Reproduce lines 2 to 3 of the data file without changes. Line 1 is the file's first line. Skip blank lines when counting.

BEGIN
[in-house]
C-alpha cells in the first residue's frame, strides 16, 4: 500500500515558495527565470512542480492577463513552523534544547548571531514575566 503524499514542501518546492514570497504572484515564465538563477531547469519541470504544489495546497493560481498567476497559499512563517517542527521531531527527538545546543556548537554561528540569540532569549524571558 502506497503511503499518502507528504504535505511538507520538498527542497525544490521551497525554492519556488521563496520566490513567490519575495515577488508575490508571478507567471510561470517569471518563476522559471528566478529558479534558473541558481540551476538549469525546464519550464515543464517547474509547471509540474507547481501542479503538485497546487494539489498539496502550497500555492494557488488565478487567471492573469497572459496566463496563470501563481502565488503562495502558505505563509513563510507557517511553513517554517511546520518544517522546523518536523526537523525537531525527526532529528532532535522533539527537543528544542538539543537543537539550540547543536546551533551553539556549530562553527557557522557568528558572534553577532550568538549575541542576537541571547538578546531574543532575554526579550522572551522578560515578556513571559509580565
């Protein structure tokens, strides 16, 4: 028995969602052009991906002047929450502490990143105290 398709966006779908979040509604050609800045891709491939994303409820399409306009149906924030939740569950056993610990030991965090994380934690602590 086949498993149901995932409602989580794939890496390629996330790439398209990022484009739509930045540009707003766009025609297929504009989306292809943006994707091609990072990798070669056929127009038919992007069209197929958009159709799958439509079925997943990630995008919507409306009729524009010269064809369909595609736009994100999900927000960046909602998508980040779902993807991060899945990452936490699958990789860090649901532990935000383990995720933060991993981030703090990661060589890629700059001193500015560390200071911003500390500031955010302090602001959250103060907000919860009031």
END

C-alpha cells in the first residue's frame, strides 16, 4: 500500500515558495527565470512542480492577463513552523534544547548571531514575566 503524499514542501518546492514570497504572484515564465538563477531547469519541470504544489495546497493560481498567476497559499512563517517542527521531531527527538545546543556548537554561528540569540532569549524571558 502506497503511503499518502507528504504535505511538507520538498527542497525544490521551497525554492519556488521563496520566490513567490519575495515577488508575490508571478507567471510561470517569471518563476522559471528566478529558479534558473541558481540551476538549469525546464519550464515543464517547474509547471509540474507547481501542479503538485497546487494539489498539496502550497500555492494557488488565478487567471492573469497572459496566463496563470501563481502565488503562495502558505505563509513563510507557517511553513517554517511546520518544517522546523518536523526537523525537531525527526532529528532532535522533539527537543528544542538539543537543537539550540547543536546551533551553539556549530562553527557557522557568528558572534553577532550568538549575541542576537541571547538578546531574543532575554526579550522572551522578560515578556513571559509580565
């Protein structure tokens, strides 16, 4: 028995969602052009991906002047929450502490990143105290 398709966006779908979040509604050609800045891709491939994303409820399409306009149906924030939740569950056993610990030991965090994380934690602590 086949498993149901995932409602989580794939890496390629996330790439398209990022484009739509930045540009707003766009025609297929504009989306292809943006994707091609990072990798070669056929127009038919992007069209197929958009159709799958439509079925997943990630995008919507409306009729524009010269064809369909595609736009994100999900927000960046909602998508980040779902993807991060899945990452936490699958990789860090649901532990935000383990995720933060991993981030703090990661060589890629700059001193500015560390200071911003500390500031955010302090602001959250103060907000919860009031």